Hello Dear Reader-
One afternoon in December of 2013, I watched two videos in succession. The first, Earthlings, highlighted the suffering animals endure in the food industry and the second, a lecture by Gary Francione, examined the philosophy of animal use. Clearly moved by what I had learned, my husband asked, “does that mean you are going to stop eating animal products?” I was taken aback and responded, “no…that would be pretty extreme.” But, that night we went out to dinner and I discovered I had lost my appetite for dishes containing meat, fish, dairy or eggs. I didn’t see it coming; I went from a carnivore to a vegan overnight.
Admittedly, those first few weeks were nerve wracking. I knew no vegans, my text books had gathered dust since my days of majoring in Nutrition in college and my well-loved go-to recipes were meat, fish, egg and dairy centered. This started a quest to update my nutrition knowledge and establish what I would now be eating. I enrolled in Cornell’s Plant-Based Nutrition Certification Program and binge purchased vegan cookbooks. The single most reassuring thing I learned in those early days was: 1
“Appropriately planned vegetarian diets, including total vegetarian or vegan diets, are healthful, nutritionally adequate, and may provide health benefits in the prevention and treatment of certain diseases.”
– American Dietetic Association
This was a relief; I could kiss my old cookbooks good-bye. Well, sort-of…I still had a family to feed. That’s a topic for another blog post. Now, as a vegan food lover, blogger and nutrition enthusiast, I’m determined to help debunk one diet-related myth that is both pervasive and detrimental to our health. It suggests that we need animal based foods to obtain adequate protein, iron and calcium. It is not widely known that all three of these nutrients are available for us, in abundance, in plants. We do not need meat, chicken, fish, eggs or dairy to obtain optimal nutrition. Here’s why:
1) Legumes (beans, lentils, peas and peanuts), nuts, seeds, leafy green vegetables and (non-GMO) soy products provide excellent sources of protein.
2) Many leafy greens, calcium-set tofu, almonds, almond butter, fortified plant milks, sesame seeds, tahini, figs and blackstrap molasses are all calcium rich nutrient sources.
3) Legumes, leafy greens, (non- GMO) soy products, quinoa, potatoes, dried fruit, dark chocolate, tahini, seeds (pumpkin, sesame, sunflower) and sea vegetables (dulse and nori) offer significant quantities of iron.2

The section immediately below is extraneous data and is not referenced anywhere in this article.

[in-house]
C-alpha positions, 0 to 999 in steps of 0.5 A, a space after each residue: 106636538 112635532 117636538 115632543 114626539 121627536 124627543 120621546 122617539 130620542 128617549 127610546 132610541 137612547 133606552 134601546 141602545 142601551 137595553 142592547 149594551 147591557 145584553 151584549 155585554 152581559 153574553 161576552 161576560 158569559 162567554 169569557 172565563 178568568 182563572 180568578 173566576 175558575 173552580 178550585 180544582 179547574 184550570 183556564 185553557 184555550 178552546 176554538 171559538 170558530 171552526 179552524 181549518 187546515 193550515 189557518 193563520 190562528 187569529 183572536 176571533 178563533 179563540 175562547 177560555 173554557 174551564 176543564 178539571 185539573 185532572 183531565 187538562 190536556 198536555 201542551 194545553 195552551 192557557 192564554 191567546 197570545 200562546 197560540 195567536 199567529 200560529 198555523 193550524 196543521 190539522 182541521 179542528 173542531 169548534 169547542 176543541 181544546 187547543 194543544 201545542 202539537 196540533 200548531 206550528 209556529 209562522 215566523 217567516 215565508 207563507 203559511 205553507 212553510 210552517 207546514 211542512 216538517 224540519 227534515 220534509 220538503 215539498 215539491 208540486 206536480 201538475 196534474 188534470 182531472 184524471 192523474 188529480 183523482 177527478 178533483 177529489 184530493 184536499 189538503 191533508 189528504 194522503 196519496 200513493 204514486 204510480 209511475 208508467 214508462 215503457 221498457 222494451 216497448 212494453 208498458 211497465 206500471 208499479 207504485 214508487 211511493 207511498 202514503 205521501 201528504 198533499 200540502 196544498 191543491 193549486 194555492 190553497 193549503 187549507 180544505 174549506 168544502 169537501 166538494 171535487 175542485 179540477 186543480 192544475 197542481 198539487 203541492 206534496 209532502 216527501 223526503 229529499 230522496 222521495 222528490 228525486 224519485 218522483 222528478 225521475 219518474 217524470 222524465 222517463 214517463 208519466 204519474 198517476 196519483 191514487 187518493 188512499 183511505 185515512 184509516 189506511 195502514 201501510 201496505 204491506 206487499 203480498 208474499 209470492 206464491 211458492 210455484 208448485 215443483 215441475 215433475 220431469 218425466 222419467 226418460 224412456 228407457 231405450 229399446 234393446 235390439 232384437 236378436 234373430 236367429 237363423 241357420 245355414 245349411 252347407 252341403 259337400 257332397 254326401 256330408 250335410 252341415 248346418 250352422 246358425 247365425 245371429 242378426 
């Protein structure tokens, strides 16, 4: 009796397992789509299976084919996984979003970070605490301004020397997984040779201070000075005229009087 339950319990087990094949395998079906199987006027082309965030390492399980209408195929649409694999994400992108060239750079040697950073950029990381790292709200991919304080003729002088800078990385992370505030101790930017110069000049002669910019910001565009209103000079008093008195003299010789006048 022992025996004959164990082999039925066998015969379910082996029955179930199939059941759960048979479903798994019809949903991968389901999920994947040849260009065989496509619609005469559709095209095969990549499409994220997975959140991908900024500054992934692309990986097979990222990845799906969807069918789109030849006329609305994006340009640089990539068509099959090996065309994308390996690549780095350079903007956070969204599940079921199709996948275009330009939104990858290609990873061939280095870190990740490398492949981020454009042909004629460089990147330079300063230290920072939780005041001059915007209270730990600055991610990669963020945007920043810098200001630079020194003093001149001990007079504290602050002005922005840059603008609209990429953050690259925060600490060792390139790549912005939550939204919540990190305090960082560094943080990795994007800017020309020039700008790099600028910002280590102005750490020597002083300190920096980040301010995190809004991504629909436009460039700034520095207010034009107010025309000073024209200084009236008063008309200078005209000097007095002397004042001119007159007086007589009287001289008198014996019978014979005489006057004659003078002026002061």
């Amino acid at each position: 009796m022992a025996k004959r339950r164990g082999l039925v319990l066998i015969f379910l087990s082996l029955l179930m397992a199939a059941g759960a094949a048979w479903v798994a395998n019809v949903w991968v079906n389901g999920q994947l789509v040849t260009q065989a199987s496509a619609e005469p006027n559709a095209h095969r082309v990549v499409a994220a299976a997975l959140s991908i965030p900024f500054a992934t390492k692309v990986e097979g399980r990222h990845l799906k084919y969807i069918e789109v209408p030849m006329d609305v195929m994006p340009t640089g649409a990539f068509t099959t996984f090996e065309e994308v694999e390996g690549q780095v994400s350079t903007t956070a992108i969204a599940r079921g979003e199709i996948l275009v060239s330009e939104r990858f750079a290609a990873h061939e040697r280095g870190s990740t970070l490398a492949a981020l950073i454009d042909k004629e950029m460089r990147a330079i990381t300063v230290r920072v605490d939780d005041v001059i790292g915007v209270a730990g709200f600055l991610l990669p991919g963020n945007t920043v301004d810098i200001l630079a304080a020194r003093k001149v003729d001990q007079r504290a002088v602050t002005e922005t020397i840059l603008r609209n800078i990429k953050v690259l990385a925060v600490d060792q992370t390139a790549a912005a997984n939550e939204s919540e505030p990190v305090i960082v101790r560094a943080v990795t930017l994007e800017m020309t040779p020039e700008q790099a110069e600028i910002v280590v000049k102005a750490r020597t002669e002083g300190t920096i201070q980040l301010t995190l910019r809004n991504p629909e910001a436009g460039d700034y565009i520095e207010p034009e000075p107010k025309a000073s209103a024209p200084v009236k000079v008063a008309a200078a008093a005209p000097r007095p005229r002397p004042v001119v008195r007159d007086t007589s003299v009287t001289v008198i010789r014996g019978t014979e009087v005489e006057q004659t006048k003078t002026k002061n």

In addition, many of these plant products tend to be rich in health-promoting phytochemicals, antioxidants and dietary fiber.
With that in mind, I find it very fulfilling to create delicious plant based recipes and then to use the USDA Nutrient Database to analyze the nutritional content of the dish. Over and over again, I see evidence that vegan dishes are nutritional winners. As an example, here is a perfect nutrient rich summer salad that is crunchy, creamy, delicious and easy to prepare.
Asian Cabbage Salad with Citrusy-Ginger Dressing
Preparation Time: 15 minutes
Nutrition per serving: Protein-14 g, Iron-3 mg, Calcium -150 mg, Fiber-9 g, Calories -300 kcal
8 cups shredded cabbage
2 cups shredded carrots
1 cup diced cucumbers
1 cup peanuts
3 tablespoons chopped mint
1 tablespoon chopped chive
2 tablespoons smooth almond butter
¼ cup rice wine vinegar
1 tsp srirachi sauce
1 tablespoon agave
2-3 tablespoons lime juice (juice of one lime)
2 cloves chopped garlic
1 teaspoon grated ginger
½ teaspoon salt (or to taste)
- In a large bowl toss together all of the salad ingredients..
- In a small bowl, whisk together all of the dressing ingredients until well combined.
- Pour the dressing over the salad ingredients. Toss until cabbage mixture is evenly coated.
- Serve chilled or at room temperature.
With warmest wishes xo,
© 2015 Beantown Kitchen- Reprint only by permission of the author
1 J Am Diet Assoc. 2009 Jul;109(7):1266-82. Position of the American Dietetic Association: vegetarian diets. Craig WJ, Mangels AR; American Dietetic Association